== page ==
- A new study finds a gene known as APOE is a major risk factor for Alzheimer’s disease for certain demographic groups
- They found the risk was strongest for white individuals and for older women.
- APOE genes are not the sole determinant — or even the major determinant — of whether one develops Alzheimer’s disease, experts said.
New research has shed light on how specific genetic variants impact a person’s risk of Alzheimer’s disease, based on demographic factors like their sex and ethnicity.
According to prior evidence, a gene known as
“The main takeaway here is that the risk for developing Alzheimer’s disease seems to be related, at least in part, to a complex relationship between genetics and demographic characteristics,” Dr. Leah Croll, an assistant professor of clinical neurology at the Lewis Katz School of Medicine at Temple University and a neurologist at Temple University Hospital, told Healthline. Croll was not involved in the study.
The researchers evaluated the health and genetic data of 68,756 individuals, which included 21,852 East Asian, 5,738 Hispanic, 7,145 Black, and 34,021 white individuals.
Race and ethnicity were self-reported by participants.
The researchers evaluated the relationship between AD risk and various APOE genotypes across age, sex, race and ethnicity.
They found that the association between APOE genotypes, both APOE*2 and APOE*4, with AD risk was the strongest within white people and the least pronounced among Hispanic individuals.
There was no association between APOE*2 and AD among Hispanic and East Asian individuals.
There was, however, a protective effect when East Asian and Hispanic individuals had both APOE*2 and APOE*4 genotypes.
Within Black individuals, decreased global African ancestry or increased global European ancestry showed a pattern where APOE*4 dosage was associated with increasing AD risk.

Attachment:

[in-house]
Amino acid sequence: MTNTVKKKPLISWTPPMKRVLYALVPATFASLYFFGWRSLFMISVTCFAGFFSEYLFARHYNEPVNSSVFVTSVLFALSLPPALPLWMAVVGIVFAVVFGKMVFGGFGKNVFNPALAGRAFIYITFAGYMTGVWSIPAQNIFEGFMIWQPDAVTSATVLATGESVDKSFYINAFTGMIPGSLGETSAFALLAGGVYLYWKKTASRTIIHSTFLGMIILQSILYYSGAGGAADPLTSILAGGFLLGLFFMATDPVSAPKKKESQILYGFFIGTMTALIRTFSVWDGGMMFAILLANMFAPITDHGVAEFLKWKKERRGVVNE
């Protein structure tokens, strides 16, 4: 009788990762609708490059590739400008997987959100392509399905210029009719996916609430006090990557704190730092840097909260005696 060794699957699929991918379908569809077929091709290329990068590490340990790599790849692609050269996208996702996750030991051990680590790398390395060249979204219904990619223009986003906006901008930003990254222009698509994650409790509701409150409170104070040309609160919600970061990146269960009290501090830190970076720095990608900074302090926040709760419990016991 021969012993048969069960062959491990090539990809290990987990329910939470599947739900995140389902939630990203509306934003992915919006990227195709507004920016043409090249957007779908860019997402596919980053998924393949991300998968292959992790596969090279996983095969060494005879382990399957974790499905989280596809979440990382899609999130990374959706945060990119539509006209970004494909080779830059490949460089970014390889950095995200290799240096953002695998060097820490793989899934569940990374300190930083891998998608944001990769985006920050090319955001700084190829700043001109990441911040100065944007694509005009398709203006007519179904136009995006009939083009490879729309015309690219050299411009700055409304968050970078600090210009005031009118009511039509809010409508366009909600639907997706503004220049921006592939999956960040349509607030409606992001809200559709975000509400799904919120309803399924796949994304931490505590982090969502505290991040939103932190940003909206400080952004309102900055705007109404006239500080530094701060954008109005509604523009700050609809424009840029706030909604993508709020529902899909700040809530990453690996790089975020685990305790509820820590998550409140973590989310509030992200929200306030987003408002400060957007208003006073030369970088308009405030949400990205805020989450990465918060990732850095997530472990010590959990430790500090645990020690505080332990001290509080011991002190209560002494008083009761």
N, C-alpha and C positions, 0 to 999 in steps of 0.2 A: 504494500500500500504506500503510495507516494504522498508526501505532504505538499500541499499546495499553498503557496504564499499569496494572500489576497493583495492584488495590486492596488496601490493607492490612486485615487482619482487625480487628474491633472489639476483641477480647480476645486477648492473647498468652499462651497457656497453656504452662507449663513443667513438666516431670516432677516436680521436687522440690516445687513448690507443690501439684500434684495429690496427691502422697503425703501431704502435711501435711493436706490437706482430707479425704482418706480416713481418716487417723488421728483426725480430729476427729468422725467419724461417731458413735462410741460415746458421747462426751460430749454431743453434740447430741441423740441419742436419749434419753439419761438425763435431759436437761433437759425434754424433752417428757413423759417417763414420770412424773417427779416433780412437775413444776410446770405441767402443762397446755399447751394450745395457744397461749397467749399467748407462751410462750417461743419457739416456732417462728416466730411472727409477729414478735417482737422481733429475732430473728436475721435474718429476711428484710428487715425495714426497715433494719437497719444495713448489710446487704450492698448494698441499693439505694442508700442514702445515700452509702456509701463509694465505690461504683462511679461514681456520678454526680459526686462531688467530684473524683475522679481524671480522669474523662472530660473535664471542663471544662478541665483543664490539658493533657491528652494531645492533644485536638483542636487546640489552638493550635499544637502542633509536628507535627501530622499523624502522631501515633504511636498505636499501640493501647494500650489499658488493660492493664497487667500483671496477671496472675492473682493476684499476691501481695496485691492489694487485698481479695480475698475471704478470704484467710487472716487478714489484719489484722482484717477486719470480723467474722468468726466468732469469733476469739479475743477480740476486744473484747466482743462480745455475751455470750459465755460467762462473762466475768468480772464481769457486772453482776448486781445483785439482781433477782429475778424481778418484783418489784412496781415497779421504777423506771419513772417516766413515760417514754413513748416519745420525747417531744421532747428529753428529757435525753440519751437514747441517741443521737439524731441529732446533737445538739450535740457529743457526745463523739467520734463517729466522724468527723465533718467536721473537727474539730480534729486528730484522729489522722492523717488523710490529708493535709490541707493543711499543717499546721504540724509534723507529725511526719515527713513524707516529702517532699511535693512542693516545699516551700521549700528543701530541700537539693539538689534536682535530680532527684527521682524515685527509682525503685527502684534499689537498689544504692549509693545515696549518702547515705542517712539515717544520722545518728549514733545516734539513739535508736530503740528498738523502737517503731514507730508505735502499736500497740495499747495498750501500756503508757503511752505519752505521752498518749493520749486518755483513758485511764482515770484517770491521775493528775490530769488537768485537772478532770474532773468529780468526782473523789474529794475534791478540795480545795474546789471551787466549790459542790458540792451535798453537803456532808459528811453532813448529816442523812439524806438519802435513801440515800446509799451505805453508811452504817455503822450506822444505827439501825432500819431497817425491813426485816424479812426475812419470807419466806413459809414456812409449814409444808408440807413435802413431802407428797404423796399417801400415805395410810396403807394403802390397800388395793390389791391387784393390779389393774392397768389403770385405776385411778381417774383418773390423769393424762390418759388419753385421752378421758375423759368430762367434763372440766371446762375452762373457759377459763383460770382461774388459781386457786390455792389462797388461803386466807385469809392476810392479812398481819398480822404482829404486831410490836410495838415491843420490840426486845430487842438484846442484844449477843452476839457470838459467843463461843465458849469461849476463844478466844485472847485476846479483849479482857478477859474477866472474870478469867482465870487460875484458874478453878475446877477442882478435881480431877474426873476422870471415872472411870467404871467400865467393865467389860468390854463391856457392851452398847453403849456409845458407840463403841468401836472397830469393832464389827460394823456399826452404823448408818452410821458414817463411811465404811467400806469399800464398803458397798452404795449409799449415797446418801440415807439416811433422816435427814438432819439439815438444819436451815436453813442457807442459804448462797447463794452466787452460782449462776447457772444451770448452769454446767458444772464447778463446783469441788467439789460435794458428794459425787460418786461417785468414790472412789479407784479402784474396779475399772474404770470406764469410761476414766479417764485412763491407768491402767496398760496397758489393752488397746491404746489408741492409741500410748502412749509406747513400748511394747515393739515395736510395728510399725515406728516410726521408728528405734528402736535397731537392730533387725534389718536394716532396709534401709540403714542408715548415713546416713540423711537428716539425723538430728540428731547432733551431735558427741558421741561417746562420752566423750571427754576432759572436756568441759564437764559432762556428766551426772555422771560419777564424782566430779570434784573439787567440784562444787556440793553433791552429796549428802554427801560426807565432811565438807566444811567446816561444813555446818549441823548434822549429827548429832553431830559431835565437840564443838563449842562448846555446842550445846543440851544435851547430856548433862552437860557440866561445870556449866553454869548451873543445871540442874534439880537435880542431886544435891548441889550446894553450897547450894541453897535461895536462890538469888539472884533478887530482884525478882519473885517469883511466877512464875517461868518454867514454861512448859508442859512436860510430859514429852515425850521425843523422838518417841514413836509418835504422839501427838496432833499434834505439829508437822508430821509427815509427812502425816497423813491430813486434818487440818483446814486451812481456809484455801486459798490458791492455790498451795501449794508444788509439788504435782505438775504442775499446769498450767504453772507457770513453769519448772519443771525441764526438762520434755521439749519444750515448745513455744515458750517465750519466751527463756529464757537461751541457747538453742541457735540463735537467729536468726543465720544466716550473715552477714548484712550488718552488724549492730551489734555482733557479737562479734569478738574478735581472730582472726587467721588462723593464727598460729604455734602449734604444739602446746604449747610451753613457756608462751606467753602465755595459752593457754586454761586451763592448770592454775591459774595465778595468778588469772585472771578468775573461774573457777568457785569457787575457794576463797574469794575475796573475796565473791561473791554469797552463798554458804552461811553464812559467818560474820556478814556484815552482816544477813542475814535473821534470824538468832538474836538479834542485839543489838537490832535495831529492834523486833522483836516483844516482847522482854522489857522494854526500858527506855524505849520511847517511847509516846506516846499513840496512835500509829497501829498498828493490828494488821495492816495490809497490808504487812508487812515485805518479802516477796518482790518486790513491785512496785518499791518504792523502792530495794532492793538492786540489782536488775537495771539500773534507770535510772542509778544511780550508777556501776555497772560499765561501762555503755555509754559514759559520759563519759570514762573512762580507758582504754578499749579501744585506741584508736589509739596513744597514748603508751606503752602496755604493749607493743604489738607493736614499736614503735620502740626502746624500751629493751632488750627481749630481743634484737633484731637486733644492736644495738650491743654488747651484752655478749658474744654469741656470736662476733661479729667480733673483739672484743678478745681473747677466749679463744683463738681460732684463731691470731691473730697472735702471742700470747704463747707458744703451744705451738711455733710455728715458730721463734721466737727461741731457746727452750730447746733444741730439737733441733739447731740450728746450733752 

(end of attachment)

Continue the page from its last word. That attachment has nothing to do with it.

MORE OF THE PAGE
“These findings suggest that ancestry and ethnicity play an important role in modulating our genetic risk for Alzheimer’s disease, but there is still so much we don’t know about this,” says Croll.
The researchers also investigated how sex impacts the association between APOE genotypes and AD risk.
They found that, among white individuals ages 60 to 70 with the APOE*34 genotype, the risk for Alzheimer’s daises was higher in women.
“The contribution of APOE genotype to an individual’s risk of developing AD with aging varies based on the race and ethnicity of the individual. The authors also found greater risk among women,” said Dr. David Merrill, MD, PhD, a geriatric psychiatrist and director of the Pacific Neuroscience Institute’s Pacific Brain Health Center in Santa Monica, CA. Merrill was not involved in the study.
In general, APOE*4 increases a person’s lifetime risk of developing AD whereas APOE*2 lowers that risk.
An estimated 66% of individuals with biologically-defined AD carry at least one APOE*4 allele,
“These APOE genetic variants are less common than the APOE*3 allele carried by 75% of individuals, which confers about a 10% lifetime risk of developing AD,” said Merrill.
In addition, past evidence suggests Hispanic individuals may be more likely to develop dementia than other demographic groups, according to Croll.
“So, it is interesting to see that the genes we most associate with Alzheimer’s risk don’t seem to have as big an impact in this group,” she said.
APOE genes are not the sole determinant — or even the major determinant — of whether one develops AD, Merrill added.
There are many modifiable lifestyle risk factors that can lower the risk of developing AD.
“It’s interesting to know which modifiable risks are most important to address in those with APOE*4 genes,” Merrill said.
The report could inspire future research to investigate what makes certain groups of people more vulnerable than others and help guide treatment options.
“The more we learn in this space, the more we will be able to offer patients the most effective treatments for them as individuals,” Croll said.
New research has shed light on how specific genetic variants impact a person’s risk of Alzheimer’s disease, based on demographic factors like their sex and ethnicity. The findings could inspire future research to investigate what makes certain groups of people more vulnerable than others and help guide treatment options.